Don’t Subsidize Billionaires’ Hobbies; Take Away the Copyright

Joe Louis Arena
Taxpayers will pay $250 million to replace this building to benefit a family with a net worth of $5.5 billion.

The Red Wings’ new arena is in the news again: It will now cost $627 million. Luckily, taxpayers won’t be on the hook for the extra $177 million above the initial $450 million estimate. Unfortunately, they’re still on the hook for $250 million of the costs.

The justification for taxpayer-financed stadiums usually runs along the lines that they will boost the local economy. And Detroit’s economy certainly needs boosting. But economists who study this issue consistently find no long-lasting economic benefit from publicly financed sports stadiums.

If the taxpayers pay for the stadium, then the taxpayers should get the copyright for broadcasts of the events the arena hosts. That is, prohibit any copyright protection for events that take place in publicly funded stadiums.

Economist Dennis Coates has studied the economic impact of stadiums on cities for nearly two decades. In a recent study published by the Mercatus Center at George Mason University, he updated some of his earlier work to include more cities over a longer time frame. He found that the economic impact of new stadium construction was weak or nonexistent and that “franchises, stadiums, and arenas may be harmful rather than beneficial to the local community.”

Nevertheless, many sports stadium owners still manage to secure hundreds of millions of dollars in taxpayer subsidies, successfully arguing that if they don’t get government funding, they’ll take their beloved sports team and leave for another town that will put up the money.

This is what happened in Milwaukee. Wesley Edens and Marc Lasry, who combined are worth more than $3 billion, got the state of Wisconsin to fund $250 million for a new stadium (plus at least $174 million in interest payments to boot). If funding was not secured, the team said, it would move to Las Vegas or Seattle.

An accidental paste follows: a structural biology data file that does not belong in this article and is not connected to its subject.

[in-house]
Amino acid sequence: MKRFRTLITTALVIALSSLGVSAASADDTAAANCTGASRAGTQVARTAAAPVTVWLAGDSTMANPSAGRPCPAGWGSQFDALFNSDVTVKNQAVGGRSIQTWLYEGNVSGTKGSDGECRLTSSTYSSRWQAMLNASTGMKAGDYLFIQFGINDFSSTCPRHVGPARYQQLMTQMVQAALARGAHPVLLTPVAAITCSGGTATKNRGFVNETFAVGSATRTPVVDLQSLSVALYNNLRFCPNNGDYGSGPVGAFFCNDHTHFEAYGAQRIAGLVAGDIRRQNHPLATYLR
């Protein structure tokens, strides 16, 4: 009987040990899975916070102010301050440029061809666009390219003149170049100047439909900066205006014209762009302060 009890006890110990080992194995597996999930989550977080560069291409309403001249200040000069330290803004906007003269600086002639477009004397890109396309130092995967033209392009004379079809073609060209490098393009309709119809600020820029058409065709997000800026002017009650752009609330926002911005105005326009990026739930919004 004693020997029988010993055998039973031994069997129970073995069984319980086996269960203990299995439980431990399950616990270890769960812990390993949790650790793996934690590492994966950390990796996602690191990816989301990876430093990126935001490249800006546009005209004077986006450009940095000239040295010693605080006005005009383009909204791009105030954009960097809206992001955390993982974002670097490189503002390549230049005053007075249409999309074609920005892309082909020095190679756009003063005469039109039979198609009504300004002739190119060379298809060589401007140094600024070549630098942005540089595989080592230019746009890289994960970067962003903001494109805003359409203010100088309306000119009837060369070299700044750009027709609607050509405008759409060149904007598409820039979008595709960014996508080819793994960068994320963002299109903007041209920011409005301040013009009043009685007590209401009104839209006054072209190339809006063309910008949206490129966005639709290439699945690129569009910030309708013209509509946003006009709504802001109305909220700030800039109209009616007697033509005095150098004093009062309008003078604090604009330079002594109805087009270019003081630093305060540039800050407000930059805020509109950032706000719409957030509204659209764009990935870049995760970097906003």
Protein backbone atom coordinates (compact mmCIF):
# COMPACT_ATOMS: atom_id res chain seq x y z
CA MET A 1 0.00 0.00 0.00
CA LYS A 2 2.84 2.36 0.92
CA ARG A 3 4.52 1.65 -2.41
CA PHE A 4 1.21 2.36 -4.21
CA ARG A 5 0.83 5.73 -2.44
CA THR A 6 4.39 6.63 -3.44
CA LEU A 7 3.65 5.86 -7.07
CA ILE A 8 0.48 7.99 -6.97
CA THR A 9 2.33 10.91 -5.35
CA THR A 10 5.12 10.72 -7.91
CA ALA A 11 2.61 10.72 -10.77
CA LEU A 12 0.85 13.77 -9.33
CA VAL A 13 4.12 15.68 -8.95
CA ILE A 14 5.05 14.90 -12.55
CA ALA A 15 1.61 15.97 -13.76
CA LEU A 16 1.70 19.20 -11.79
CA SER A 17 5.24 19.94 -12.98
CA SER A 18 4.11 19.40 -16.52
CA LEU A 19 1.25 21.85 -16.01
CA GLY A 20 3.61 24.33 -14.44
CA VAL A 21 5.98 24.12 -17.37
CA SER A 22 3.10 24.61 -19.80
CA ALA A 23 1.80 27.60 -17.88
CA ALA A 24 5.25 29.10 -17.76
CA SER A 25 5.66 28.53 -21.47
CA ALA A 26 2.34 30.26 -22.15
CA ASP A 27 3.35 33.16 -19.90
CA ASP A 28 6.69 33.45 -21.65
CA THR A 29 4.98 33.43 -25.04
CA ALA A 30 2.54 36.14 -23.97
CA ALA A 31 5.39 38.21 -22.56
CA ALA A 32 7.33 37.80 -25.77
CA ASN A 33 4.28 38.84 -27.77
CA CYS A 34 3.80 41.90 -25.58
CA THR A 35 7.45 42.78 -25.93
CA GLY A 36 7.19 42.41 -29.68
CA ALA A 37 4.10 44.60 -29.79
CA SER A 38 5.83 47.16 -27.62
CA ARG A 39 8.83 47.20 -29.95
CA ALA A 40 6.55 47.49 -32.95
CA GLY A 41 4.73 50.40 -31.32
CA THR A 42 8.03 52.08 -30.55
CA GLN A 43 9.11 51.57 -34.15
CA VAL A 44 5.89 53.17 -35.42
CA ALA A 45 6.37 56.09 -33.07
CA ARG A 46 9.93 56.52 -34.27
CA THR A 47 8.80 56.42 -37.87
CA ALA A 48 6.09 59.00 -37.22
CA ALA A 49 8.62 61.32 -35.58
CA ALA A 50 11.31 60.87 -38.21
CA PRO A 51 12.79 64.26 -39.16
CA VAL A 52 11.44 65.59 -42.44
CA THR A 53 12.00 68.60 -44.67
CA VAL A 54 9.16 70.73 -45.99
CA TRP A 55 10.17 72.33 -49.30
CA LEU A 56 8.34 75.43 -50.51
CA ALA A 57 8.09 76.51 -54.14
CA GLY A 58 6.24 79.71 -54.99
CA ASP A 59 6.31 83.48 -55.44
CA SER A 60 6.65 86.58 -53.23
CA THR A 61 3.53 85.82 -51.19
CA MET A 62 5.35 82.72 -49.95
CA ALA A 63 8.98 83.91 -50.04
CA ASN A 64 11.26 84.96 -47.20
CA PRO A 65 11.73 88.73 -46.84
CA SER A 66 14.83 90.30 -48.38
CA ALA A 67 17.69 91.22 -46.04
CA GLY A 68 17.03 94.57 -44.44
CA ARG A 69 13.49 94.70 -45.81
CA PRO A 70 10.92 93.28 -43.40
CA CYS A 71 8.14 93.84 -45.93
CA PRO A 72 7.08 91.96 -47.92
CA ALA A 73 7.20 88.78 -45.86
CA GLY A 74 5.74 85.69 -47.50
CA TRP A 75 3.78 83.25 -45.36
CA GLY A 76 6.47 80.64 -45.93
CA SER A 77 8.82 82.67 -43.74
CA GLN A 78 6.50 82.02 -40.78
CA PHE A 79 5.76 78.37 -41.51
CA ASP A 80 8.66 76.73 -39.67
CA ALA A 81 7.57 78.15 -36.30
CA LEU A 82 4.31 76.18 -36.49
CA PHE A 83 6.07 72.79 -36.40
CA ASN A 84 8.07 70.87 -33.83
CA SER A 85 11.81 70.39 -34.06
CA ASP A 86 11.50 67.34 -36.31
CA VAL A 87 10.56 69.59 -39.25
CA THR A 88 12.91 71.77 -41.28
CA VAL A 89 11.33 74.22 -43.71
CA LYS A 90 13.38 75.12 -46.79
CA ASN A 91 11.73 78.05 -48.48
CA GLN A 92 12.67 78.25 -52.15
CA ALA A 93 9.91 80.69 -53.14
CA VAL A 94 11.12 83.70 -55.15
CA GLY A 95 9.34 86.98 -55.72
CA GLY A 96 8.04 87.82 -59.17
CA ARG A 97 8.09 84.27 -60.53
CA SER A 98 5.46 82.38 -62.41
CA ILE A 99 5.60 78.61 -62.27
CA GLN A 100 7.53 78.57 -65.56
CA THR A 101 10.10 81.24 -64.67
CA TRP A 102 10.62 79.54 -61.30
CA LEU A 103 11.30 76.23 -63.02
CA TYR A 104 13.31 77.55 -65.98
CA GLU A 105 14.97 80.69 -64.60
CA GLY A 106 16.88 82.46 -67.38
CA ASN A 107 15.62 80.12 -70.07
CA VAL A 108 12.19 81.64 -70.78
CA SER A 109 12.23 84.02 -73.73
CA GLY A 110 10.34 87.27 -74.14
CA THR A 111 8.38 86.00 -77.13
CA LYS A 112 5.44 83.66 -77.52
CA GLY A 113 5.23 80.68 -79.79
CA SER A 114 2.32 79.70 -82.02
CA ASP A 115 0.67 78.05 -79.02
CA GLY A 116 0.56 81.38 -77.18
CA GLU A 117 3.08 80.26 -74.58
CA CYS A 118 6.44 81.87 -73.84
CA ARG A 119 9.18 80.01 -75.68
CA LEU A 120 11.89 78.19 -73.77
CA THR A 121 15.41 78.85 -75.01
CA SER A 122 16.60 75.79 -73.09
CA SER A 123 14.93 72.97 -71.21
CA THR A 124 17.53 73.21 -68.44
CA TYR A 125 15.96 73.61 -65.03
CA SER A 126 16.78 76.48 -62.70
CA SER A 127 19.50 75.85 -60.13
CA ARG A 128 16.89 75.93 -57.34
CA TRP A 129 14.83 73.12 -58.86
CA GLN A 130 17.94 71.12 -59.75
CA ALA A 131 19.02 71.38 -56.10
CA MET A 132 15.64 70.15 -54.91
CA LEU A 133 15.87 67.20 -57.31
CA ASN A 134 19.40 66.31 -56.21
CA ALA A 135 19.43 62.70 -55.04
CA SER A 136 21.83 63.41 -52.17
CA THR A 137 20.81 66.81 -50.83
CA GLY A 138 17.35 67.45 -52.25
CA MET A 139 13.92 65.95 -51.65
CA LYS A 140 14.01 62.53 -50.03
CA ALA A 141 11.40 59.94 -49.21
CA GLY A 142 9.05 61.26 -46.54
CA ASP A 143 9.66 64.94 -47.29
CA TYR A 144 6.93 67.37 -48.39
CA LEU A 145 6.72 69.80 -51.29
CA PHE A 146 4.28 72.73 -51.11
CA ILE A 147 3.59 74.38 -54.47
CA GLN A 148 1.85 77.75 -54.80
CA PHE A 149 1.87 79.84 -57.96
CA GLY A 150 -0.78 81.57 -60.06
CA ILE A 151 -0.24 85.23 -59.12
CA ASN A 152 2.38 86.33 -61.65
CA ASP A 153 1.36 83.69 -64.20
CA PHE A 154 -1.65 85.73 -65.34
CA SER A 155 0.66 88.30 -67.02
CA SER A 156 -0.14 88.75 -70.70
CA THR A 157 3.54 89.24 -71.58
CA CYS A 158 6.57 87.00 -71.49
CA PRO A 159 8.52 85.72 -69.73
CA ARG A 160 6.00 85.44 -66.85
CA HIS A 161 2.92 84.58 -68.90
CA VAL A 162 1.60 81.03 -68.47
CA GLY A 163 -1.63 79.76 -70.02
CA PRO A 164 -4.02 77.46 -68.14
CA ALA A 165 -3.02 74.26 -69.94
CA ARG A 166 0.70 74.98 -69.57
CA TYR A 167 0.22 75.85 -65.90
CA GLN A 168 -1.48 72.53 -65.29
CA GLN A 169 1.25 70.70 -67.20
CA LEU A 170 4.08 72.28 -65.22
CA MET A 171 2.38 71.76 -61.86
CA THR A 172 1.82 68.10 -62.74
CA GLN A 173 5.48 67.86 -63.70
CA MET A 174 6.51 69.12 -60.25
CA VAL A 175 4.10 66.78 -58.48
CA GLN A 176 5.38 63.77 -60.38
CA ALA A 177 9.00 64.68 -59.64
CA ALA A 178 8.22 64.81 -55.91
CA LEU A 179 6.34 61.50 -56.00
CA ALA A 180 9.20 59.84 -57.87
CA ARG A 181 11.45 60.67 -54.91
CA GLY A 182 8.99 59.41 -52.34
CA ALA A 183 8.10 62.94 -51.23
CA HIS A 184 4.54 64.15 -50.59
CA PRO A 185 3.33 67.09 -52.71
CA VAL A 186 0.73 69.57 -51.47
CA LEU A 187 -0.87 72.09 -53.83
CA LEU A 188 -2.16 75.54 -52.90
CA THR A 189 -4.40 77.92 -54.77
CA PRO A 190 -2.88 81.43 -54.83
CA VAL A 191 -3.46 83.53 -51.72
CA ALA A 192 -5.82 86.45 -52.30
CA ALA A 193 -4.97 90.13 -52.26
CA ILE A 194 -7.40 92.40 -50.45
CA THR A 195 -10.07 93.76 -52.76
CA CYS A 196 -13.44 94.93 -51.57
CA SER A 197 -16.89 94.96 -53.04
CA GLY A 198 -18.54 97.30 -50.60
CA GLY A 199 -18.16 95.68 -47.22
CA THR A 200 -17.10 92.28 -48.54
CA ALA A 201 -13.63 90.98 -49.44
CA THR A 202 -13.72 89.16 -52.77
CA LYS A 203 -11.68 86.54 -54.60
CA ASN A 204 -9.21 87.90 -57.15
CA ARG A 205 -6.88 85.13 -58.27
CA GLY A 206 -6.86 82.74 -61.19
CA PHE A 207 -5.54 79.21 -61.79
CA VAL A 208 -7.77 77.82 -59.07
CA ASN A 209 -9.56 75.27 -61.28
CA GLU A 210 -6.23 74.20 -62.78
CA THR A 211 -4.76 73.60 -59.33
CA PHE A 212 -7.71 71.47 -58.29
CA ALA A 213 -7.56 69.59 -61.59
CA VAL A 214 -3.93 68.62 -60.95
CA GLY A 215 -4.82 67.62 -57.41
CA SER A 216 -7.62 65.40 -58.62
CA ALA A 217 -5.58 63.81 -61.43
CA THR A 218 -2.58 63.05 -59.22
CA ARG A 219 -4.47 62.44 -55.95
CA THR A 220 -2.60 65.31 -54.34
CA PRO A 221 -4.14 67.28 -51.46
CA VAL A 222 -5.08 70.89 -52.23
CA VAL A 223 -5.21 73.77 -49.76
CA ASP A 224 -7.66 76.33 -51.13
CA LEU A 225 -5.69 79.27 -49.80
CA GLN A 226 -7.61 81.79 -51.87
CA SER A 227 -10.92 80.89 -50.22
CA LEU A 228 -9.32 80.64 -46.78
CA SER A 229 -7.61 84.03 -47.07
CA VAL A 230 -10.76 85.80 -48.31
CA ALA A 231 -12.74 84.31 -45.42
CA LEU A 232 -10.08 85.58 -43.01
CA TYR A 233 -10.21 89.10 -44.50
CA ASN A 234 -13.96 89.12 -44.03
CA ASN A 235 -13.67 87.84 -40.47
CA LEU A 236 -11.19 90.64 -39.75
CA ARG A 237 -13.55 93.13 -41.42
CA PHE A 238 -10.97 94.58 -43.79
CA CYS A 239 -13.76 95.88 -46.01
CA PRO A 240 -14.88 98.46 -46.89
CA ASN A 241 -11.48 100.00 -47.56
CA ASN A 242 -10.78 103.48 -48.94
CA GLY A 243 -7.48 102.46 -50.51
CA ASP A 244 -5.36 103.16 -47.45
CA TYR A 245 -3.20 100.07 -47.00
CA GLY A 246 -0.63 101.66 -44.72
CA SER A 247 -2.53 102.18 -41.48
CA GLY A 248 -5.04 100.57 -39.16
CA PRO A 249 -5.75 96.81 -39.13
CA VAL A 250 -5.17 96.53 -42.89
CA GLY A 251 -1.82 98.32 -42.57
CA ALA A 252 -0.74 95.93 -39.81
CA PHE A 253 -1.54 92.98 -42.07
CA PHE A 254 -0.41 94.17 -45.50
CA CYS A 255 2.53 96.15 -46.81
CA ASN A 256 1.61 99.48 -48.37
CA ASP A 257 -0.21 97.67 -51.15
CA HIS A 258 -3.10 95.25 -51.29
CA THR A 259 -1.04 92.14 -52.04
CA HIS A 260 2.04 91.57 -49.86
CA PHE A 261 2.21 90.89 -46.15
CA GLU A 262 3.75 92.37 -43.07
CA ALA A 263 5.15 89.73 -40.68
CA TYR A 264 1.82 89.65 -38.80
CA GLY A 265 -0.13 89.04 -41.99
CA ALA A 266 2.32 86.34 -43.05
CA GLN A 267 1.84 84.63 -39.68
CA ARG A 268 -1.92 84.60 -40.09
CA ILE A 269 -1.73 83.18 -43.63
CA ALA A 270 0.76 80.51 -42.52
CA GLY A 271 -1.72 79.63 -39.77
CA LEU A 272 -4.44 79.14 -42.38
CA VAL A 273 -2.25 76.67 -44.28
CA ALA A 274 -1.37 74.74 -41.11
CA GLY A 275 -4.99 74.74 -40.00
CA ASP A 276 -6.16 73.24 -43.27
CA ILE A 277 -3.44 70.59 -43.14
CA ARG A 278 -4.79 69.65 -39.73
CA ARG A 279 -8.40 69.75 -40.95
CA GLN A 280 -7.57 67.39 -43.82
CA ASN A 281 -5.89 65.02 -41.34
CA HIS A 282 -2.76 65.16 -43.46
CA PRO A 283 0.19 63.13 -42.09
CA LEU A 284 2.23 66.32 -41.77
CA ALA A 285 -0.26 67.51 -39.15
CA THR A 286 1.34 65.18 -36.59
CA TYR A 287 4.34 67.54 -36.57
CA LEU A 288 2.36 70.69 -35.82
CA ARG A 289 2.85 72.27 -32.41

Arrangements such as the ones in Detroit and Milwaukee are especially harmful when the local government offering up taxpayers’ money is running a deficit or cutting funding for other, important programs. Wisconsin sliced $250 million from its education budget. Detroit declared bankruptcy, is dealing with pension-funding shortages, and has underfunded its fire stations. Yet Michigan taxpayers are transferring a quarter-billion dollars to the Ilitch family, with a worth of $5.5 billion, to replace an already existing and functional arena.

Stating that subsidizing the rich is bad policy has done nothing to stop it from happening again and again. What is needed is a policy change, and here’s one proposal worth considering: If the taxpayers pay for the stadium, then the taxpayers should get the copyright for broadcasts of the events the arena hosts. That is, prohibit any copyright protection for events that take place in publicly funded stadiums. This means that anyone would be able to stream or upload video of the event to the Internet without fear of violating copyright law.

Television broadcasts of sports, which are covered by U.S. copyright laws, generate billions in revenue. But if the public is going to pay for the stadium, shouldn’t the public get a right to see what’s broadcast from that stadium? Giving the public the copyright would also make it difficult for teams and sports associations to use television blackouts to effectively restrict the public’s viewing access.

Prohibiting copyright protection on events in publicly funded arenas will alter the incentive structure for stadium funding. Instead of teams holding cities hostage for massive handouts, owners will build their own stadiums with their own funds to protect television and radio revenues. Teams could not play one city off another because it would be applicable across all American cities.

Owners might cry poverty, but that is laughable. While not every single owner is a billionaire, many are. On the Forbes list of the 400 richest people in America, 39 are some sort of owner or partner of a major sports team, with a combined worth of $182 billion. And that is just the net worth of a fraction of all owners.

Such a policy should find support from across the political spectrum. Those on the left should support a law that eliminates corporate welfare for the 1 percent. Those on the right should support a law that limits taxpayers’ liability to fund projects that don’t yield economic benefits to the local community. No matter how you look at the issue, it’s time to bench publicly financed sports stadiums.


R. Warren Anderson is an assistant professor of economics at the University of Michigan-Dearborn. This commentary is provided by the Mackinac Center for Public Policy, a research and educational institute headquartered in Midland, Michigan. Permission to reprint in whole or in part is hereby granted, provided that the author and the Mackinac Center are properly cited.


The federal government should remove copyright protection for broadcasts from publicly financed stadiums.

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